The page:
If you live two and a half hours southeast in Los Angeles, as I do, it is this vibe that has made the Santa Ynez Valley the weekend retreat favored by those seeking the thrill of discovery as much as a scintillating Pinot Noir. Though not exactly a secret—the region was the backdrop for the 2004 oenophile film Sideways—it has remained overshadowed by Napa and Sonoma, quietly maturing into a destination where old-school kitsch and new-school sophistication braid into something singular. Once hardscrabble cowboy country and still an epicenter of horse ranching, the region is composed of a number of small towns, each with a unique flair. Up the road from Buellton is Solvang, settled by the Danish in 1911, which looks like a scene from Hans Christian Andersen with its main street of windmills, gabled roofs, spires, and clock towers. Los Alamos, meanwhile, occupies a charming Old West strip so lovingly preserved that you wouldn't be surprised if a midday duel broke out. Los Olivos, once best known as the site of Michael Jackson's Neverland Ranch, features a walkable downtown of pastel Victorians. Over the course of a few days spent driving the winding roads among these enclaves, bopping into stately vineyards and slipping into restaurants for excellent meals, I felt connected to something genuinely and distinctly Californian—as opposed to the California packaged for global consumption.
“You come here and you just get instantly addicted—to the raw open nature, that relaxing wine-country feeling without the corporate veil now associated with Napa,” said Kimberly Walker, whose adoration for the area led her and two partners to purchase a ramshackle motel on a hill at the edge of Los Alamos nearly five years ago and transform it into Skyview, a sleek hotel with 360-degree views of the Valley's oak-studded vistas. I holed up there for part of my stay before checking out her second, the two-year-old Hotel Ynez, another chicly reimagined motel. Walker's properties have brought new panache to the region while paying tribute to its rugged frontier heritage. “The towns here are still places where every business is owner-operated in the truest sense,” she told me. “The owner is preparing your food, the winemaker is pouring your wine, and everyone you meet has a fascinating story of how they ended up here.”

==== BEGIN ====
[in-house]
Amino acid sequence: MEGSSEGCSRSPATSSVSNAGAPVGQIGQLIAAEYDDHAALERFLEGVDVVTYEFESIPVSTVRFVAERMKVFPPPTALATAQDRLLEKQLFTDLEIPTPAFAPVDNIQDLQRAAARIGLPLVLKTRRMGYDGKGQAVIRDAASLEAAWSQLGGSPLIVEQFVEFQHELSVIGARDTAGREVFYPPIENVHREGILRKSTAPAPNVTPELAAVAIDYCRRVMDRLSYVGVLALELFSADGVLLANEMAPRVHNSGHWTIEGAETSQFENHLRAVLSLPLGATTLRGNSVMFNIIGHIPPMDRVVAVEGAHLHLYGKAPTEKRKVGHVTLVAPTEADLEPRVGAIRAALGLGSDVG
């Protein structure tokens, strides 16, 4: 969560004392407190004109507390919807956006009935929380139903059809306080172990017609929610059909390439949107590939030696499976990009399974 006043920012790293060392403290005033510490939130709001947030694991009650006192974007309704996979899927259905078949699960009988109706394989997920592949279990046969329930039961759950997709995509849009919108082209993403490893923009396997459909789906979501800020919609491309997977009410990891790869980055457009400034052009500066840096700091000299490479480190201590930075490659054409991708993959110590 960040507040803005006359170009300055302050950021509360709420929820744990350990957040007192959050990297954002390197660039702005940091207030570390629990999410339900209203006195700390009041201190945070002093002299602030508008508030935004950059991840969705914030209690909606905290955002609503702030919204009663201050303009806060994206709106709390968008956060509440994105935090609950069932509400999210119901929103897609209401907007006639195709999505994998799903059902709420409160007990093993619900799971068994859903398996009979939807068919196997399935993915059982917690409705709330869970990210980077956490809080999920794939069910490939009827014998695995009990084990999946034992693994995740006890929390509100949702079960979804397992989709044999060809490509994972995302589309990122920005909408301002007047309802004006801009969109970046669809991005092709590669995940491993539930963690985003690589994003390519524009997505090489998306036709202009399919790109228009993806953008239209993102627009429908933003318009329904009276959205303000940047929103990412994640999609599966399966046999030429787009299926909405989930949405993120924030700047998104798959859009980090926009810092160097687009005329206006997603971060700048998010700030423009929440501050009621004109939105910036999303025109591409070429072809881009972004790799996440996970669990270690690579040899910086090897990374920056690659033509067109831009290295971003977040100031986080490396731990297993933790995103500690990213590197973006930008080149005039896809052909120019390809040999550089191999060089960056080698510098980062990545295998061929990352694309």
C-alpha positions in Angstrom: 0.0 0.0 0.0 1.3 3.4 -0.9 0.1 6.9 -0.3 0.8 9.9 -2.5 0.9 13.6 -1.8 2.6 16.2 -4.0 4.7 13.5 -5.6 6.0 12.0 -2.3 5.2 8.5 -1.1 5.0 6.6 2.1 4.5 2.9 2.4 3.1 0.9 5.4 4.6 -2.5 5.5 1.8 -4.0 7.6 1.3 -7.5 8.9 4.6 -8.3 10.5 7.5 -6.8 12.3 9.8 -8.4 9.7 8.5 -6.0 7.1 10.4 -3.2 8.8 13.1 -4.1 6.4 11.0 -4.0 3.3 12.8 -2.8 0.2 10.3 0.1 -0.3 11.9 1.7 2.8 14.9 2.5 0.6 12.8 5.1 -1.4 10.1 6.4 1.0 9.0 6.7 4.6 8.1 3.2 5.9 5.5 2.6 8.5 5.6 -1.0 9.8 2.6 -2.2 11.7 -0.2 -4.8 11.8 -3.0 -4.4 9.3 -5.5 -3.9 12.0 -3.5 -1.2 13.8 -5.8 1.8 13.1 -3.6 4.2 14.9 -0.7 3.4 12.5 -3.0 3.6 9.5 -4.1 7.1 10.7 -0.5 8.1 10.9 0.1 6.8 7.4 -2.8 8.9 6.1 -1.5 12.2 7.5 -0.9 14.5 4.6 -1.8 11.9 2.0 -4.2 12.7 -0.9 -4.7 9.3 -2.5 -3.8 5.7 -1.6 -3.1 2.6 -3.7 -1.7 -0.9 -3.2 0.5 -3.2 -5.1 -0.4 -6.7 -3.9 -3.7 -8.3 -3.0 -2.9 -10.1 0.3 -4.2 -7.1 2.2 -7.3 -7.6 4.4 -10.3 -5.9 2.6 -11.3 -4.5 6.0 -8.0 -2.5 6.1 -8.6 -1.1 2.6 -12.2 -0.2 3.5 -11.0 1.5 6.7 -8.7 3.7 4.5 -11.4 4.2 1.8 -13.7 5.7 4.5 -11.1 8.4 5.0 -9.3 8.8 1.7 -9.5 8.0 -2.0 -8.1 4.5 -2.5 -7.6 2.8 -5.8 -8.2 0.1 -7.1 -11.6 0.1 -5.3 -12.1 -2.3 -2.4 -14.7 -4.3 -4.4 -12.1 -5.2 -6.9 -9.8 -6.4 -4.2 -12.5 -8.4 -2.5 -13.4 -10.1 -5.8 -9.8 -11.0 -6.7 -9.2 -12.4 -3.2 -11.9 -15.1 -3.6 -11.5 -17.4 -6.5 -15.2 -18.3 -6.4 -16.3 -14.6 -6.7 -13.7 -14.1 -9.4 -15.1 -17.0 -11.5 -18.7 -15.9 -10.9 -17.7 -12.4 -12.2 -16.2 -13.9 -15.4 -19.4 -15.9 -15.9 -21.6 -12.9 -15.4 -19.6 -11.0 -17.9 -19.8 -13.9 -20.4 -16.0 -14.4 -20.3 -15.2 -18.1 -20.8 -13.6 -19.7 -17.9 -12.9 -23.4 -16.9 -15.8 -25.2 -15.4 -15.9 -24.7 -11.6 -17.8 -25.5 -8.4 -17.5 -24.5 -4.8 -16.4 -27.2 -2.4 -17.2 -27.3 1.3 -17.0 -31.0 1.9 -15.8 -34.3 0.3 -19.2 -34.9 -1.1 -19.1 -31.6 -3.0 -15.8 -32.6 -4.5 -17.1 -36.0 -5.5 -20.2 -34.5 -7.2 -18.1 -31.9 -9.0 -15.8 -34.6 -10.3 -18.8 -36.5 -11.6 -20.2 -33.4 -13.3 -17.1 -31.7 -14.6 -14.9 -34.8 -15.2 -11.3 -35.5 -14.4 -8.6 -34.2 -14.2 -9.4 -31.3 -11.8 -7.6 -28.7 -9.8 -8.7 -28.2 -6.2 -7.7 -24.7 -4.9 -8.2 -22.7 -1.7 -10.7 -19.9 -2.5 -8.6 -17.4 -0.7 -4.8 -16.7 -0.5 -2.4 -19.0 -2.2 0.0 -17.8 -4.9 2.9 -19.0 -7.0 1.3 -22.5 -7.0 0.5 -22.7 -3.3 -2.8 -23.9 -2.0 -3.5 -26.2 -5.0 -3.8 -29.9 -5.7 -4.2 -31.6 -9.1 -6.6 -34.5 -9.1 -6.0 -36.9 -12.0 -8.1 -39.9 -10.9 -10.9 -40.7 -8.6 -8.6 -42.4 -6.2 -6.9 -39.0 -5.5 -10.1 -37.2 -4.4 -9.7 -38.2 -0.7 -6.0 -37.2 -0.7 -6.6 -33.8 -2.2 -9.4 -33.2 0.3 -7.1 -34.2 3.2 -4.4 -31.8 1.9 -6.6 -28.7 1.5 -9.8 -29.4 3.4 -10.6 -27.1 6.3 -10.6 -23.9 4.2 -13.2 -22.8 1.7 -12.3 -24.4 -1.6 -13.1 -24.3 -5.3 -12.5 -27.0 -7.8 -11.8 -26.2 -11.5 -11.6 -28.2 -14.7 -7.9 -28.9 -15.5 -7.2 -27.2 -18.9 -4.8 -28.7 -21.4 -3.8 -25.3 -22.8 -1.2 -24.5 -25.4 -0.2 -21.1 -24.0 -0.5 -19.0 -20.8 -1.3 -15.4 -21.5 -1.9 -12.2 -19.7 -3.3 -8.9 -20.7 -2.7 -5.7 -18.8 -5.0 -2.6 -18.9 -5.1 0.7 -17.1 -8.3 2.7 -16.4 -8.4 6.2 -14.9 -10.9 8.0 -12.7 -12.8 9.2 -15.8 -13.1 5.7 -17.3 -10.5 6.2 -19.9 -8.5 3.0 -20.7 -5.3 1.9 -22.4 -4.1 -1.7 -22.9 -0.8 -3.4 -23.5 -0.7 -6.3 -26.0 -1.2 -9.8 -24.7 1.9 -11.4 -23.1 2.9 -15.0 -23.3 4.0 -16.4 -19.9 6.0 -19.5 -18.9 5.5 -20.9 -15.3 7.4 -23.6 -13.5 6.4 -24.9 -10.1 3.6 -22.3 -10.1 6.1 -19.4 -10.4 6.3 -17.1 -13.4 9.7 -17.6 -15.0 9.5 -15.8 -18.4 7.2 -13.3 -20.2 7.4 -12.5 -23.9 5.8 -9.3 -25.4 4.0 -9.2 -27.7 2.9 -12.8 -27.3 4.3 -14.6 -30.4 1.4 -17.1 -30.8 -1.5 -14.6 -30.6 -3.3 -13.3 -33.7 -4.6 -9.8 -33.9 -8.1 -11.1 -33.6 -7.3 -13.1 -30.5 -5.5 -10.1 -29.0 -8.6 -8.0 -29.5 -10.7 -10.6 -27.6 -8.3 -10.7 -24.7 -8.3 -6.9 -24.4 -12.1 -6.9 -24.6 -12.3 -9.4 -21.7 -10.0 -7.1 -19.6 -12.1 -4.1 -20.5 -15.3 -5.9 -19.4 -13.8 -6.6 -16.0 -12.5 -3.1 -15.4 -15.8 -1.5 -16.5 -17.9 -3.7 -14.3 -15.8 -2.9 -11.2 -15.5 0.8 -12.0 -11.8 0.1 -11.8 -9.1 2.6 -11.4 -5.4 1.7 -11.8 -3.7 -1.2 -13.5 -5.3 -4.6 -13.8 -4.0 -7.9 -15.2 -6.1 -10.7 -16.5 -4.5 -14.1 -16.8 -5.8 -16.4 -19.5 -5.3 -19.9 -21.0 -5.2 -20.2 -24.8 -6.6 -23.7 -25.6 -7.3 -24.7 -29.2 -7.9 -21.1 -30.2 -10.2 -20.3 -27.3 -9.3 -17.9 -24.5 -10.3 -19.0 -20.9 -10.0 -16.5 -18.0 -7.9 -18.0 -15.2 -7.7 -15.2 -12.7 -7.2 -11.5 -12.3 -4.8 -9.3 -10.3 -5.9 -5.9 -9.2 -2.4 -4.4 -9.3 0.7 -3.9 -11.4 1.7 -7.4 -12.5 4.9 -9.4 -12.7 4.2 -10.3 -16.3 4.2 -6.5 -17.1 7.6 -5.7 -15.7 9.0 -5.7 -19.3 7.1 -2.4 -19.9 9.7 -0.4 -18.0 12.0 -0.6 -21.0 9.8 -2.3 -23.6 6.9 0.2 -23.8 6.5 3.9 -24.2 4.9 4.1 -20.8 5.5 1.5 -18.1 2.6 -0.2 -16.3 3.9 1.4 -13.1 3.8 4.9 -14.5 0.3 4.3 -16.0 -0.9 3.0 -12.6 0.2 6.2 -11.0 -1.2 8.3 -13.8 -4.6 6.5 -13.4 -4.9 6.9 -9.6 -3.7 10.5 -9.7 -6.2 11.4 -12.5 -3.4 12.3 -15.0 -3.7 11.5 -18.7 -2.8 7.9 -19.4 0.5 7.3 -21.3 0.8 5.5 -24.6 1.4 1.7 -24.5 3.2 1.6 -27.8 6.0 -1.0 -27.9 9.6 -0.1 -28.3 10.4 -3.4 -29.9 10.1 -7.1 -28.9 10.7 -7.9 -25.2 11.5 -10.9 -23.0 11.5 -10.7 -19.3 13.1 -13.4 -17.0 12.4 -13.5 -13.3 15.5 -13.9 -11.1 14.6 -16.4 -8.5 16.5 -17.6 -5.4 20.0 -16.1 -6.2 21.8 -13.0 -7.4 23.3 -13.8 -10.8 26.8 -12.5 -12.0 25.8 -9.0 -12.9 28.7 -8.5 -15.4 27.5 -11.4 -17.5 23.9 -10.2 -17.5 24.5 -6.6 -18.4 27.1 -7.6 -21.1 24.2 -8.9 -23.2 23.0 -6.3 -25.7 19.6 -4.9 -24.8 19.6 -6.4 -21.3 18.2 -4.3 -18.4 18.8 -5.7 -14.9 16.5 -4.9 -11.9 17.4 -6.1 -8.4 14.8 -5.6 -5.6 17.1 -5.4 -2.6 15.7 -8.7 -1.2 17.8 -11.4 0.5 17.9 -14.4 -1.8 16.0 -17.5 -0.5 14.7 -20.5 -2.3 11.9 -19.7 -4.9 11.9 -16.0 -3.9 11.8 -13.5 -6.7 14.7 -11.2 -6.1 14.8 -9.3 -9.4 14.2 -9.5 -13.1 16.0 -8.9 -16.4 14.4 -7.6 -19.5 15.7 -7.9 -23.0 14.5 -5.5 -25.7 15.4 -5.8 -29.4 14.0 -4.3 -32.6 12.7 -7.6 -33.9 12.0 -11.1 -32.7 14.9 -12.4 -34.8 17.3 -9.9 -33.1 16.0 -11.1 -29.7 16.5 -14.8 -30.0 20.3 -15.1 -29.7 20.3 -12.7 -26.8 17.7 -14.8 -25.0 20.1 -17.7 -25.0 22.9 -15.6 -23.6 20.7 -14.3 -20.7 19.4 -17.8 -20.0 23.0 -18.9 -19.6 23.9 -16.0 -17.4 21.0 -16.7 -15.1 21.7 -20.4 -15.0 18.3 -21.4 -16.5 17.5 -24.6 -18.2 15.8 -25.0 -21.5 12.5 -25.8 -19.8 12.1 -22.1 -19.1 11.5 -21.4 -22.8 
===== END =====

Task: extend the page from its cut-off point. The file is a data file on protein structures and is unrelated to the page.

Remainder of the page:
Indeed, to spend time in the Valley is to understand it as a place shaped by people chasing something personal and ephemeral—an ethos that goes back to the earliest days of winemaking here. “No one here cared what anyone else was doing, and it's still kind of the Wild West in terms of a frontier wine region,” said Pete Stolpman when I visited him one morning at Stolpman Vineyards, the winery he runs in Ballard Canyon. It's a sprawling 220-acre property where visitors can book hikes followed by a tasting at his outpost in Los Olivos. His father, Tom, a lawyer, bought the land in 1990; Pete, disillusioned with his career in business, started running it in 2009, specializing in Syrah and Roussanne grapes and creating some of the area's most delicious wines.